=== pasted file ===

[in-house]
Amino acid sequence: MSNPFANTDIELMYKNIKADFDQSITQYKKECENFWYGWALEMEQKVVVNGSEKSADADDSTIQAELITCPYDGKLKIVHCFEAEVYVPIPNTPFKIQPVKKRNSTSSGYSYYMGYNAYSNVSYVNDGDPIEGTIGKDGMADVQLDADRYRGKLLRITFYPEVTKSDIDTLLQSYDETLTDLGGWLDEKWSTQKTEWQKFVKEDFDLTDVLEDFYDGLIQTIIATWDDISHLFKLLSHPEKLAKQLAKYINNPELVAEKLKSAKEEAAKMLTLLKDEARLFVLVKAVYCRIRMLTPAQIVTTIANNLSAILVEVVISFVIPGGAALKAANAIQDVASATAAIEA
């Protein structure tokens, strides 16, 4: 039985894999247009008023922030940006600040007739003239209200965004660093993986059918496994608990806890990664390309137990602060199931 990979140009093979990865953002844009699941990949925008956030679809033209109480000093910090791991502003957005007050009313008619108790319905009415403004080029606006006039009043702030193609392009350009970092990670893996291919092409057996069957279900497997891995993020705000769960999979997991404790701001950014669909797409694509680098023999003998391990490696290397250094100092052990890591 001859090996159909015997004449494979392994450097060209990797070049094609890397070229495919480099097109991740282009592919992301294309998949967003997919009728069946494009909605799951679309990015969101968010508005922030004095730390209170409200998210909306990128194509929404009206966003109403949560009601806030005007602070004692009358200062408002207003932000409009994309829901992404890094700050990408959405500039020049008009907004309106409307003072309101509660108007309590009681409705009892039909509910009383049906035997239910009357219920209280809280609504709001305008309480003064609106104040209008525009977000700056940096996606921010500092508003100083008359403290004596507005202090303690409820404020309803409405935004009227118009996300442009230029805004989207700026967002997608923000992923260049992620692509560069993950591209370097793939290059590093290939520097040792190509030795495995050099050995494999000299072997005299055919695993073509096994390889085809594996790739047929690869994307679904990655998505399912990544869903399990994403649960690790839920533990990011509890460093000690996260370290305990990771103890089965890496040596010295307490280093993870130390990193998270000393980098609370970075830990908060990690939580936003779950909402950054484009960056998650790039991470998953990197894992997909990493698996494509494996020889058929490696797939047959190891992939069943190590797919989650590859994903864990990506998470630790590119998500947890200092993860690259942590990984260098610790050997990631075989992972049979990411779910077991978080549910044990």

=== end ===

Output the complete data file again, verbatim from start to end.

[in-house]
Amino acid sequence: MSNPFANTDIELMYKNIKADFDQSITQYKKECENFWYGWALEMEQKVVVNGSEKSADADDSTIQAELITCPYDGKLKIVHCFEAEVYVPIPNTPFKIQPVKKRNSTSSGYSYYMGYNAYSNVSYVNDGDPIEGTIGKDGMADVQLDADRYRGKLLRITFYPEVTKSDIDTLLQSYDETLTDLGGWLDEKWSTQKTEWQKFVKEDFDLTDVLEDFYDGLIQTIIATWDDISHLFKLLSHPEKLAKQLAKYINNPELVAEKLKSAKEEAAKMLTLLKDEARLFVLVKAVYCRIRMLTPAQIVTTIANNLSAILVEVVISFVIPGGAALKAANAIQDVASATAAIEA
């Protein structure tokens, strides 16, 4: 039985894999247009008023922030940006600040007739003239209200965004660093993986059918496994608990806890990664390309137990602060199931 990979140009093979990865953002844009699941990949925008956030679809033209109480000093910090791991502003957005007050009313008619108790319905009415403004080029606006006039009043702030193609392009350009970092990670893996291919092409057996069957279900497997891995993020705000769960999979997991404790701001950014669909797409694509680098023999003998391990490696290397250094100092052990890591 001859090996159909015997004449494979392994450097060209990797070049094609890397070229495919480099097109991740282009592919992301294309998949967003997919009728069946494009909605799951679309990015969101968010508005922030004095730390209170409200998210909306990128194509929404009206966003109403949560009601806030005007602070004692009358200062408002207003932000409009994309829901992404890094700050990408959405500039020049008009907004309106409307003072309101509660108007309590009681409705009892039909509910009383049906035997239910009357219920209280809280609504709001305008309480003064609106104040209008525009977000700056940096996606921010500092508003100083008359403290004596507005202090303690409820404020309803409405935004009227118009996300442009230029805004989207700026967002997608923000992923260049992620692509560069993950591209370097793939290059590093290939520097040792190509030795495995050099050995494999000299072997005299055919695993073509096994390889085809594996790739047929690869994307679904990655998505399912990544869903399990994403649960690790839920533990990011509890460093000690996260370290305990990771103890089965890496040596010295307490280093993870130390990193998270000393980098609370970075830990908060990690939580936003779950909402950054484009960056998650790039991470998953990197894992997909990493698996494509494996020889058929490696797939047959190891992939069943190590797919989650590859994903864990990506998470630790590119998500947890200092993860690259942590990984260098610790050997990631075989992972049979990411779910077991978080549910044990």